True, there is a line of cases in the Tennessee law of sentencing that has a somewhat limiting effect on the scope of negative evidence admissible in the penalty phase of a capital case. It traces back to the Tennessee Supreme Court's opinion in Cozzolino v. State, 584 S.W.2d 765 (Tenn.1979), one of the first death-penalty cases reviewed on appeal after the reinstatement of the death penalty in 1977. The Tennessee Supreme Court held that the trial judge erred during the sentencing hearing in permitting the prosecutor to introduce evidence during its case-in-chief that Cozzolino had committed several armed robberies subsequent to the murder for which he was on trial. The state had succeeded in convincing the trial judge that the evidence in question was relevant under (then) Tenn.Code Ann. § 39–13–204(c):
In the sentencing proceeding [in a capital case], evidence may be presented as to any matter that the court deems relevant to the punishment and may include, but not be limited to, the nature and circumstances of the crime; the defendant's character, background history, and physical condition; any evidence tending to establish or rebut the aggravated circumstances ...; and any evidence tending to establish or rebut any mitigating circumstances. The Cozzolino court rejected the state's broad reading of the statute, instead holding more narrowly that:
When the statute is considered as a whole, it is clear that the only issues that the jury may properly consider in reaching a decision on the sentence to be imposed are whether the State has established one or more of the aggravating circumstances beyond a reasonable doubt and, if so, whether any mitigating factors have been shown that would outweigh those aggravating factors. Cozzolino, 584 S.W.2d at 768. Hence, the court concluded, “evidence is relevant to the punishment, and thus admissible, only if it is relevant to an aggravating circumstance, or to a mitigating factor raised by the defendant.” Id. As a result, the court held, it was error to permit the introduction of the evidence to rebut mitigating circumstances that had not yet been offered by the defendant, for “[o]ne cannot rebut a proposition that has not been advanced.” Id. Noting that this error “might have been made harmless by the later introduction of evidence to which the State's proof of subsequent crimes was relevant in rebuttal,” the court offered this observation:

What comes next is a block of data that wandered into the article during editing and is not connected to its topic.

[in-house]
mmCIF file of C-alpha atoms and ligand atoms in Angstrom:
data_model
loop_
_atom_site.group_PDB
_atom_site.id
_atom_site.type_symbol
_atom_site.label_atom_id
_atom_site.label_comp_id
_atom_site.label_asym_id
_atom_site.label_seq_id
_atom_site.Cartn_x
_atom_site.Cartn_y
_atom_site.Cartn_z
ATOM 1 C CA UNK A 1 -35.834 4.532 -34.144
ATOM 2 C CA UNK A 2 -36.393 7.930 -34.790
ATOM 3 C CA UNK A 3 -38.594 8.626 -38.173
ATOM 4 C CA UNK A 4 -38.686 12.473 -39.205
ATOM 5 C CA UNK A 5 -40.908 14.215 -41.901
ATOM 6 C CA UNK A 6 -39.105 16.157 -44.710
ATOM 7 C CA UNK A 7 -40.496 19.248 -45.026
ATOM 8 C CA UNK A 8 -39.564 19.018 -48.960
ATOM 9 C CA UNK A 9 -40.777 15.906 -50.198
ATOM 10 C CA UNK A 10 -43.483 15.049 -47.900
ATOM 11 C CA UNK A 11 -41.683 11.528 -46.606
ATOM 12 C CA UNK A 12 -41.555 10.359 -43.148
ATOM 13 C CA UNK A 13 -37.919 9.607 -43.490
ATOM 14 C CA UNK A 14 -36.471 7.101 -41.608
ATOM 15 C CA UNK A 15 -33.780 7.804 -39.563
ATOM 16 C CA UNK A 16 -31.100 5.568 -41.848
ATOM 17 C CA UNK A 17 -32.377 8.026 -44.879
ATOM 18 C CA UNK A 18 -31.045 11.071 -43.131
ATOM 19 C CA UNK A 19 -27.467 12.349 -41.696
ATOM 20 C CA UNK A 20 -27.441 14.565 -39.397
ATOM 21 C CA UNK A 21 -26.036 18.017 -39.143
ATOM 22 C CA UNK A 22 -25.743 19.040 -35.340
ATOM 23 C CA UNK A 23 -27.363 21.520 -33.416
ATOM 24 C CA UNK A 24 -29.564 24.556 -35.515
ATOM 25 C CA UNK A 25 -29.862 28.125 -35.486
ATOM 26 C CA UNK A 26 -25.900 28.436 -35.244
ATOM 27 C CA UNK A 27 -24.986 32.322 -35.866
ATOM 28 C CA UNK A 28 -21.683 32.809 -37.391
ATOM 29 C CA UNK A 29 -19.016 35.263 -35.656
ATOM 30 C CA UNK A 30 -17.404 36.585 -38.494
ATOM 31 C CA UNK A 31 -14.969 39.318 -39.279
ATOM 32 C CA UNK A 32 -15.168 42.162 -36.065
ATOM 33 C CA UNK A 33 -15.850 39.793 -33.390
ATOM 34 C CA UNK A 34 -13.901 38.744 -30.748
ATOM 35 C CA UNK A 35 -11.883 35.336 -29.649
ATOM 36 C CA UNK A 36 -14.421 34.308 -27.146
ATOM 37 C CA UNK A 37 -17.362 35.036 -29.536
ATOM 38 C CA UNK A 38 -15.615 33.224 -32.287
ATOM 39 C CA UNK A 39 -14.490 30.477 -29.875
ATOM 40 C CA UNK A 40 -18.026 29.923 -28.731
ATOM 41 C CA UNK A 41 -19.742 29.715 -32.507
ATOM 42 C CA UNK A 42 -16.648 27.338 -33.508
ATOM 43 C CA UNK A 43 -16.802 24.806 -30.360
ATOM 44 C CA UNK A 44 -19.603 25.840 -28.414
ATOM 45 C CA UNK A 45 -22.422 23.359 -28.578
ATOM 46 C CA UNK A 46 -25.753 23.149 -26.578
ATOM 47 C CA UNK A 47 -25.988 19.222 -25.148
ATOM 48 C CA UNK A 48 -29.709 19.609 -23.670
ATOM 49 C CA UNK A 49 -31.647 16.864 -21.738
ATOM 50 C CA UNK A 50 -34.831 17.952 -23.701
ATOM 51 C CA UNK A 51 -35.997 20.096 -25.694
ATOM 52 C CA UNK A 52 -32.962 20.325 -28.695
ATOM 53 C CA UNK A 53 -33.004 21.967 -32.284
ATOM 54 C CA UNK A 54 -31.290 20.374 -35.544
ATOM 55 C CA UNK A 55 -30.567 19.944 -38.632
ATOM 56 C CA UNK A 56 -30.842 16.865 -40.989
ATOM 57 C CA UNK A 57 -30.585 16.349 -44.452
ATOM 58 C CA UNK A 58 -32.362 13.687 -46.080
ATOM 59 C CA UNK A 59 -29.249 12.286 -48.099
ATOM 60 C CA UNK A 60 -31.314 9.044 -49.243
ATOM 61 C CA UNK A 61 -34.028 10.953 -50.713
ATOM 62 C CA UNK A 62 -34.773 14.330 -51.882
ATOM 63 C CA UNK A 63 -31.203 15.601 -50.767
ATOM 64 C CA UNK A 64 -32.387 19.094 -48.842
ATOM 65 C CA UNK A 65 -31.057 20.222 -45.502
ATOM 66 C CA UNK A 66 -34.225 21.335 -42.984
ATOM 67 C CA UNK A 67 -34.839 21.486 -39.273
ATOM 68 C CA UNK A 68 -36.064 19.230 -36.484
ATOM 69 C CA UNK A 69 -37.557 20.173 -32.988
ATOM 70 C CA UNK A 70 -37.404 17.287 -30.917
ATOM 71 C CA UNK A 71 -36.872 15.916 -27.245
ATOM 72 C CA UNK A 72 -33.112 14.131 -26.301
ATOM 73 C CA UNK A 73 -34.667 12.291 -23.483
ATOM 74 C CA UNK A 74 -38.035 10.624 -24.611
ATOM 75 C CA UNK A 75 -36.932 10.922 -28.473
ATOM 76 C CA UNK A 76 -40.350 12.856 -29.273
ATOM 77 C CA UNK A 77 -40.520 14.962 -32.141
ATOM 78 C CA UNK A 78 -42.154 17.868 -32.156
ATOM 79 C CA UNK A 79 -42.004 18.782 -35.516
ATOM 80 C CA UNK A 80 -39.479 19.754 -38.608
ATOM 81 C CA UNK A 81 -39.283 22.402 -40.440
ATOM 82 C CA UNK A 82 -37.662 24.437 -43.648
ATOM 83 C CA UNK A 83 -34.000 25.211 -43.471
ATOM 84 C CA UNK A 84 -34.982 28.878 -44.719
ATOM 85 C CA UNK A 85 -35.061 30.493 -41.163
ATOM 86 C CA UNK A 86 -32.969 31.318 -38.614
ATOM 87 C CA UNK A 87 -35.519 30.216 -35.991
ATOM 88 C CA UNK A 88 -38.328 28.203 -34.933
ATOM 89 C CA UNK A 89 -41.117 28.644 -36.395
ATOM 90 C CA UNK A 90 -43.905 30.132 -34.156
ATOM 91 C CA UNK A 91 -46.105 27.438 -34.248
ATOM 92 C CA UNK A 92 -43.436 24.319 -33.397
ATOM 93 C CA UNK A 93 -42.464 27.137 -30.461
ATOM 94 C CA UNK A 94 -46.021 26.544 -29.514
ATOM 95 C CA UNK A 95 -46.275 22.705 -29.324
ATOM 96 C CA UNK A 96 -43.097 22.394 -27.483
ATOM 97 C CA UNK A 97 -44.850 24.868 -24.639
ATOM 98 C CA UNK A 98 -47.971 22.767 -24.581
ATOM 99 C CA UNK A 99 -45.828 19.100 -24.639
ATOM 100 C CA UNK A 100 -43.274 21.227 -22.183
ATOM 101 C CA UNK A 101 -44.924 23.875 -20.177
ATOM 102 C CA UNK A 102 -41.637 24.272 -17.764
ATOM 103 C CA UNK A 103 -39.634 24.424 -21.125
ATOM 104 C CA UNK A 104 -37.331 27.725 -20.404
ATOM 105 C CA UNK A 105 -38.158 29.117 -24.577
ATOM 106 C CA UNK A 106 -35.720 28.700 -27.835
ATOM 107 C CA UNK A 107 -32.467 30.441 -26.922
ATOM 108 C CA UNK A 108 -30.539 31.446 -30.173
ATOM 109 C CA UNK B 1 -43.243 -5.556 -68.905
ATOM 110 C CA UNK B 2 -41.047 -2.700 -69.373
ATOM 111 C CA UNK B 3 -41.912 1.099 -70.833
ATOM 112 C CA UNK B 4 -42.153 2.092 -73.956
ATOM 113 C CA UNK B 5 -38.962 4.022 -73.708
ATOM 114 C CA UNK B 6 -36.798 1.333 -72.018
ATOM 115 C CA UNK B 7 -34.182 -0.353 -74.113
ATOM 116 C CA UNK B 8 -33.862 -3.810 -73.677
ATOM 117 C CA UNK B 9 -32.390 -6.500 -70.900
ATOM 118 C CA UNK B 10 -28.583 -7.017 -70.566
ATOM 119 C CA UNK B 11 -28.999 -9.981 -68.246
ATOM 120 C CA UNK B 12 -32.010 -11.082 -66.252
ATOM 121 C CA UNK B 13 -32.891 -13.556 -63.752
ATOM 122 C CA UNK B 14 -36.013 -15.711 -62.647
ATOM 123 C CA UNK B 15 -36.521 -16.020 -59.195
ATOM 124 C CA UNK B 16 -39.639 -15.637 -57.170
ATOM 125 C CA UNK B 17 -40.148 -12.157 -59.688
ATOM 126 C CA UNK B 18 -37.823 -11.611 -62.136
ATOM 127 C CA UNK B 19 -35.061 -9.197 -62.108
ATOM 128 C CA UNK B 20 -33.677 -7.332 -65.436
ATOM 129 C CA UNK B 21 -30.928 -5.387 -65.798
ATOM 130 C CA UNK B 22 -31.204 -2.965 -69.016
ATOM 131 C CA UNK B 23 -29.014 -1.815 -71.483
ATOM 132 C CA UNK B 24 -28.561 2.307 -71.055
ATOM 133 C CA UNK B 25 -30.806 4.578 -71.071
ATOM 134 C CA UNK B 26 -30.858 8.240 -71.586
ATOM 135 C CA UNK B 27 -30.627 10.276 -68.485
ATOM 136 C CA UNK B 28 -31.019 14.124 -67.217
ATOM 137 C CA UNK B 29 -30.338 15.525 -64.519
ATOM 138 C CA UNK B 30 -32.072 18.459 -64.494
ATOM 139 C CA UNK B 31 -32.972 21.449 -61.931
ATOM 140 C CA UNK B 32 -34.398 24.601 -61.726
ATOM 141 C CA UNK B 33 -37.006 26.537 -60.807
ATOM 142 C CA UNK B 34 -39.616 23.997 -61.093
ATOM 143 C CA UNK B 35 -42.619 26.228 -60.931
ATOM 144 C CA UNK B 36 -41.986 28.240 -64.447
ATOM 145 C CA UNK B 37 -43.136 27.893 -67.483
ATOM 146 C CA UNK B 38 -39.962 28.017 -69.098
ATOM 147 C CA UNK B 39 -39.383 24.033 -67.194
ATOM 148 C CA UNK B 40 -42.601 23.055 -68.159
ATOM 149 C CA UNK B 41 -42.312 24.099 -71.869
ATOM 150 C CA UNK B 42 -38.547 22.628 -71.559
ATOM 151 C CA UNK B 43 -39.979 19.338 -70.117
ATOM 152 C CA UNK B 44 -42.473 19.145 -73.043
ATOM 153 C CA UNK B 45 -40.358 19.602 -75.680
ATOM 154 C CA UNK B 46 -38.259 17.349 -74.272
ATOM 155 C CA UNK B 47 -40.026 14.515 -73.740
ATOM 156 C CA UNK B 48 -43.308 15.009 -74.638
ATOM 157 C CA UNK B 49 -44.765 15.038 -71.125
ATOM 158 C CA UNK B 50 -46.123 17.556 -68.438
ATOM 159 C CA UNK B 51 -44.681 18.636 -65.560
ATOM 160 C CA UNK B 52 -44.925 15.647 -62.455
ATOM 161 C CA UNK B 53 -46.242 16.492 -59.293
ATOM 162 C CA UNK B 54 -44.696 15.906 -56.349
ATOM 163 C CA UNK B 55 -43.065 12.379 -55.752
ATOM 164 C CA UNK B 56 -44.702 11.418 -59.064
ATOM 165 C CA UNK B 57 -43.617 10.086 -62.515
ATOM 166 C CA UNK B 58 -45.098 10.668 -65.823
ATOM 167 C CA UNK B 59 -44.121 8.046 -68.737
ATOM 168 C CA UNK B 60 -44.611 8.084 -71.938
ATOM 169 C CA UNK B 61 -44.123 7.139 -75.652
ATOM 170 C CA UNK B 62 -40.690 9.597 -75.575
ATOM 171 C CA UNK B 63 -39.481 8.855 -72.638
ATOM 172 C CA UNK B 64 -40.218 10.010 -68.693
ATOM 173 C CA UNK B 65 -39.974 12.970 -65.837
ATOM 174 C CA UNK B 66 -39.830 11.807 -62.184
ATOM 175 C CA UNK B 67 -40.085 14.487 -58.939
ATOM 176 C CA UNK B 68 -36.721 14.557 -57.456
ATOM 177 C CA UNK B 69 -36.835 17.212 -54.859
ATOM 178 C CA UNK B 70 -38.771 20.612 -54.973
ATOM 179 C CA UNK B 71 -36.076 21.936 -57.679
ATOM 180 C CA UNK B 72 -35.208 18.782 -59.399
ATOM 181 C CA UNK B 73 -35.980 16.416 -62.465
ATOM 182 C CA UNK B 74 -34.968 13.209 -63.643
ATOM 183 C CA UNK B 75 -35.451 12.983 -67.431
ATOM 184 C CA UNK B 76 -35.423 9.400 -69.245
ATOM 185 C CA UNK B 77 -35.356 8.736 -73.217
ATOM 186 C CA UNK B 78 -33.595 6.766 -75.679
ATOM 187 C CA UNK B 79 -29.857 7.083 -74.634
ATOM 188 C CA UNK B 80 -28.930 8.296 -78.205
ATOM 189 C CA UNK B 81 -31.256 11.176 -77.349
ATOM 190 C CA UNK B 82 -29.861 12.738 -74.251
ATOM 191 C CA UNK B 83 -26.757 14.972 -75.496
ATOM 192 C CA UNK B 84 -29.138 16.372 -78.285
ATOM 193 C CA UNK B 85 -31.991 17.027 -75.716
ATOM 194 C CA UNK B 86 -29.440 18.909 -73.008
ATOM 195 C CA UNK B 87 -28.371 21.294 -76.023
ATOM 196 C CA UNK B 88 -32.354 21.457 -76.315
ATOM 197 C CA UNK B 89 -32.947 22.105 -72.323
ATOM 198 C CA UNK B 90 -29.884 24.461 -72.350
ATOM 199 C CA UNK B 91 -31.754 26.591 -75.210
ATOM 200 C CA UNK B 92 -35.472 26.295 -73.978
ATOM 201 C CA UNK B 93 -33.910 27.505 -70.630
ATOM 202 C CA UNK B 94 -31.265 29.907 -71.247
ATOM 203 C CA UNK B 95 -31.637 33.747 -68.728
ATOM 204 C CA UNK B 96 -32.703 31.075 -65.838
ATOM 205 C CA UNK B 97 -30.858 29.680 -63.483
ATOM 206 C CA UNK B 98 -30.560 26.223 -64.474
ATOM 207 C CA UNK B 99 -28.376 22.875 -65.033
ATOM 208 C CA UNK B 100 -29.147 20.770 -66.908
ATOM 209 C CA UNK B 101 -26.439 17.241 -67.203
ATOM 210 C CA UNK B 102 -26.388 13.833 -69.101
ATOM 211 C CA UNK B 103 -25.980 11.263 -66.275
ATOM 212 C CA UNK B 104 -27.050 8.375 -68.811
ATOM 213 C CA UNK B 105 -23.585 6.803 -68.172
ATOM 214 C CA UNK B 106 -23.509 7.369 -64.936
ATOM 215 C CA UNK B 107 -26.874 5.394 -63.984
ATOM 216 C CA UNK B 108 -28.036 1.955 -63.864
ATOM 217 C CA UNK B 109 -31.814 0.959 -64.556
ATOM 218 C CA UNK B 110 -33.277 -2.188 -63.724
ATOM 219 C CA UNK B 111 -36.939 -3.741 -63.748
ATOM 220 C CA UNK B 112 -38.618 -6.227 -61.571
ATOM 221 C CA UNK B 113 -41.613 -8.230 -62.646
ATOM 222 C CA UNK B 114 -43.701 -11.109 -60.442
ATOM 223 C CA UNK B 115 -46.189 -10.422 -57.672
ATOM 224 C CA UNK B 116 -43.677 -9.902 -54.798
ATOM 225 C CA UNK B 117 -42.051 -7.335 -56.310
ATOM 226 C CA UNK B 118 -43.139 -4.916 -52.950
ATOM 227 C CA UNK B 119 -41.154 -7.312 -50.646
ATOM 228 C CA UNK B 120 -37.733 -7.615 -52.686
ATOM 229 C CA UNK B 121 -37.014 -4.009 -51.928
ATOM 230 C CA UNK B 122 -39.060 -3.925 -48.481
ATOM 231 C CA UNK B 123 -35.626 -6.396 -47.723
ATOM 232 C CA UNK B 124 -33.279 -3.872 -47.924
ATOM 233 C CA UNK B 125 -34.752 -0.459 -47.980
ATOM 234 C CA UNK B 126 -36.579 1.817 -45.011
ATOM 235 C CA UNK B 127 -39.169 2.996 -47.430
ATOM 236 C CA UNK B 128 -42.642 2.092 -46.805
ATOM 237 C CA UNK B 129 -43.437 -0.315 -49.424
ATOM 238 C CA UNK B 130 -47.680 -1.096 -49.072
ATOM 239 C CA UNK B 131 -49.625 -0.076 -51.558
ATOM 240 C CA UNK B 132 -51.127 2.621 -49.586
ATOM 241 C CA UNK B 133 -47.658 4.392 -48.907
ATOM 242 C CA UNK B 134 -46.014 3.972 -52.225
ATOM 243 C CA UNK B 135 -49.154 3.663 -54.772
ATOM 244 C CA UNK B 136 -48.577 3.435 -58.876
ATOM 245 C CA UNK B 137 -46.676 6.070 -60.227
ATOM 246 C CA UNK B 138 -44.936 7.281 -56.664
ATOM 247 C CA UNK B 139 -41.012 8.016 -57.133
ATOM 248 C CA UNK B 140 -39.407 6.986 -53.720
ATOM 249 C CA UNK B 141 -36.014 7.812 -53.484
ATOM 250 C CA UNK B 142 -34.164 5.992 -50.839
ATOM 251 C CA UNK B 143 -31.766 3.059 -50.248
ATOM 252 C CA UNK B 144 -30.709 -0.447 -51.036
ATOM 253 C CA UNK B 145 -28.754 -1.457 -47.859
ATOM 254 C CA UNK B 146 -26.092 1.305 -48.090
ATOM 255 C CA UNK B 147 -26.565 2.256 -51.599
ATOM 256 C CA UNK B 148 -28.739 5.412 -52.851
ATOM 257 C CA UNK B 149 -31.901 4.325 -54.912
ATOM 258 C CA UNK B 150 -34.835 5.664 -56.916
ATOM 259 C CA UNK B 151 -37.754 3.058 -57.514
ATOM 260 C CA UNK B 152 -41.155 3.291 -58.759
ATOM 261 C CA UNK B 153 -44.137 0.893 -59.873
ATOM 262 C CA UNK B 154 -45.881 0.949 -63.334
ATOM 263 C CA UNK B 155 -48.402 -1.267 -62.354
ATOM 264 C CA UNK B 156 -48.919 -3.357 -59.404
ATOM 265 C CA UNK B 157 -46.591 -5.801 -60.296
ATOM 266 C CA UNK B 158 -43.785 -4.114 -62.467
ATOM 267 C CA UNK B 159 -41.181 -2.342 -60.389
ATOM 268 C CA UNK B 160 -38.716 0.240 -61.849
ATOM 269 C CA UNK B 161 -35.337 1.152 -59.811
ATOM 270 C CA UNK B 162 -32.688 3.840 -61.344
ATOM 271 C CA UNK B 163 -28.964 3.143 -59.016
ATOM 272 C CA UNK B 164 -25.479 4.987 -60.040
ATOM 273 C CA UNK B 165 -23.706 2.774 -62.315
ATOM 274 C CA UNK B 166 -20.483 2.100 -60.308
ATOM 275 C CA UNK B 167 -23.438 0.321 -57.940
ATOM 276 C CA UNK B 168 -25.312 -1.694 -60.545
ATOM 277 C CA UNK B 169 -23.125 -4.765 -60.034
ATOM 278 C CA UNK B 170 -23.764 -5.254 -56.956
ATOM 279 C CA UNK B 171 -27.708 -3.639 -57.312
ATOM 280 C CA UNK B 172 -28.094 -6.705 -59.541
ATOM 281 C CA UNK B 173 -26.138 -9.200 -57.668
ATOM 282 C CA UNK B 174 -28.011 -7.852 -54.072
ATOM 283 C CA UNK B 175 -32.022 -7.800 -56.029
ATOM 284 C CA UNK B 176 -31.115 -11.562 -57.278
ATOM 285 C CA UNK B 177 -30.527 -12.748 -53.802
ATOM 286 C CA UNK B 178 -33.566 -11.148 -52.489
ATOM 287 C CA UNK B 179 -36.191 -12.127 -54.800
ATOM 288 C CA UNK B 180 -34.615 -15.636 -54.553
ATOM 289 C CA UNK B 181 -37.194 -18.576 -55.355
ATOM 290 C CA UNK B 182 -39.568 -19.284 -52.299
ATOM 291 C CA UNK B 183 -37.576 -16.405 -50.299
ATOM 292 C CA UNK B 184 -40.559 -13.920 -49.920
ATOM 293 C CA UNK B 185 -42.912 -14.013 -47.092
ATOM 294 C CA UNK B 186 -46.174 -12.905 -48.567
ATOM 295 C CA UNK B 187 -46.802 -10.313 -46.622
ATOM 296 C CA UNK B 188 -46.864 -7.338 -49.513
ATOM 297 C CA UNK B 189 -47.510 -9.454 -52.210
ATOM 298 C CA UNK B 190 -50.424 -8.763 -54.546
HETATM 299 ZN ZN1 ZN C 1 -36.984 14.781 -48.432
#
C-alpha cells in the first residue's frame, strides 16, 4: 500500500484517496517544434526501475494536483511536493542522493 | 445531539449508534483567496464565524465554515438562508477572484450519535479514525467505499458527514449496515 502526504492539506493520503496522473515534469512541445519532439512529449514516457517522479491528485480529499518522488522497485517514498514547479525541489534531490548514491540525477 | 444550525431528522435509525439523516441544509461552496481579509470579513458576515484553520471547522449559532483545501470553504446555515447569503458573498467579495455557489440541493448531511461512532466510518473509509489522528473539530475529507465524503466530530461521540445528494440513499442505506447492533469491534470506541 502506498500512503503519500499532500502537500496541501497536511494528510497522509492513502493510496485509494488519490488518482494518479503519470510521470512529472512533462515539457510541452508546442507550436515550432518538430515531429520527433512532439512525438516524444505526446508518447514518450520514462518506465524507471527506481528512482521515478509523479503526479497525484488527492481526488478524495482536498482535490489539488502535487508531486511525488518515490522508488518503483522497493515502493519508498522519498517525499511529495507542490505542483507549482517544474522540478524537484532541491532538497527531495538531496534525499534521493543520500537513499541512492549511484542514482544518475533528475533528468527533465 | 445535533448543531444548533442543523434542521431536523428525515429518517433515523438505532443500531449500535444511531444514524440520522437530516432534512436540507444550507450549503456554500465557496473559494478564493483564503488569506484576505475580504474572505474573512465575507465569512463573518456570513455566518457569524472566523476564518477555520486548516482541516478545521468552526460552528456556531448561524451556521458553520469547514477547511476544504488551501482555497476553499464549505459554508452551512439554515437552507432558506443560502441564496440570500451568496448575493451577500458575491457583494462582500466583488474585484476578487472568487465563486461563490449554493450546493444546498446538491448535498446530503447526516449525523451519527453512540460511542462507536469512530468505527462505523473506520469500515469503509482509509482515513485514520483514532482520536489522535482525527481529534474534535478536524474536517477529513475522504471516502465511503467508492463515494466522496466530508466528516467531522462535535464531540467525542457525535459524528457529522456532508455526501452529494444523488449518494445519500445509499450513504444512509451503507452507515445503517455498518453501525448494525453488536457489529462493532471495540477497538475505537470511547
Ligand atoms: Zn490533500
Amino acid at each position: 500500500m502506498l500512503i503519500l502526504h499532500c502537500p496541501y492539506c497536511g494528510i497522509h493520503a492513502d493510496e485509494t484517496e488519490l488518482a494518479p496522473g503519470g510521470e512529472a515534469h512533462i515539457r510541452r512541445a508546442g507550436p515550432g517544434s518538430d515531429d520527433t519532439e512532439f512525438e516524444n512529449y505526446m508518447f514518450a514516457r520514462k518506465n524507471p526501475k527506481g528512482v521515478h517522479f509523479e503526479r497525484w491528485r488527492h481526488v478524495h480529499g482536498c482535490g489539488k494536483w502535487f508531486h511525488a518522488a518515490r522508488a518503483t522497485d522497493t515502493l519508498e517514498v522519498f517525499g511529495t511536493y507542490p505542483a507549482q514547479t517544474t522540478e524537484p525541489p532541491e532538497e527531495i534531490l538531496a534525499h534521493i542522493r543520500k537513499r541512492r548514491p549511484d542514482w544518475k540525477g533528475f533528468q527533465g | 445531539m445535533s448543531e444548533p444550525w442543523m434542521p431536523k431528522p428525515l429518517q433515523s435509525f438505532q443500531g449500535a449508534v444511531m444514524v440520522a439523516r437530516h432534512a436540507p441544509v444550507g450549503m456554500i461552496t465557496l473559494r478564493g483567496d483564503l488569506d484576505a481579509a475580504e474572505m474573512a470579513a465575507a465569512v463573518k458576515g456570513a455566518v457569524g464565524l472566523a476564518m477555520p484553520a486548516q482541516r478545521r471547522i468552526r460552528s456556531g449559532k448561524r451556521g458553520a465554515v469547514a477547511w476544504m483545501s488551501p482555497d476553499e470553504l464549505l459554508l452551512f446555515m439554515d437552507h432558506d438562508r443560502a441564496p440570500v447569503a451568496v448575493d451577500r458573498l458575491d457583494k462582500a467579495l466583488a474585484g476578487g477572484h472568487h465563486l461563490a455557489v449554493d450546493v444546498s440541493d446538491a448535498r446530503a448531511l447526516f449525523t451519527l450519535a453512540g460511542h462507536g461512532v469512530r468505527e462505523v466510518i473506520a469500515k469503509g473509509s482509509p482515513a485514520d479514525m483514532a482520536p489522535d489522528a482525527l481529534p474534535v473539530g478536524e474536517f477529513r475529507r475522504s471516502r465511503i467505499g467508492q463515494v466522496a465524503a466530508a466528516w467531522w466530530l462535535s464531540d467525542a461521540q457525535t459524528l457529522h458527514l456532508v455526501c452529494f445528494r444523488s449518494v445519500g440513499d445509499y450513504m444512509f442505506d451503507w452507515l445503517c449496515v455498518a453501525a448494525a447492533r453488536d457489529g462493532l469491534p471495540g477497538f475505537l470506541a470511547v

The defendant's proof was limited to an attempt to show the origin, in a troubled childhood, of the defendant's criminal acts. This proof was not controverted by the State's demonstration of his present criminal proclivities.
In this case, the state post-conviction courts at both the trial and appeal levels applied state law as summarized above and concluded that Sutton did not establish that he was prejudiced by his counsel's failure to delve into and present evidence of Sutton's troubled childhood. They did so in a principled and thorough fashion. See Nicholas Todd Sutton v. State of Tennessee, No. 03C01–9702–CR–00067, 1999 WL 423005 (Tenn.Crim.App. June 25, 1999). Yet, the dissent characterizes the state courts' application of Strickland to the facts of this case as unreasonable without taking into account their analysis of the issue. This despite the United States Supreme Court's admonition in Bell v. Cone, 543 U.S. 447, 455, 125 S.Ct. 847, 160 L.Ed.2d 881 (2005), that a federal court should not “presume ... lightly that a state court failed to apply its own law [in a reasonable fashion].” This despite the fact that 28 U.S.C. § 2254(d) dictates a “highly deferential standard for evaluating state-court rulings” and “demands that state-court decisions be given the benefit of the doubt.” Id. (internal citations and quotation marks omitted). And, this despite cautionary advice in Williams v. Taylor, 529 U.S. 362, 411, 120 S.Ct. 1495, 146 L.Ed.2d 389 (2000), that “a federal court may not issue the writ simply because the court concludes in its independent judgment that the relevant state court opinion applied clearly established federal law erroneously or incorrectly.”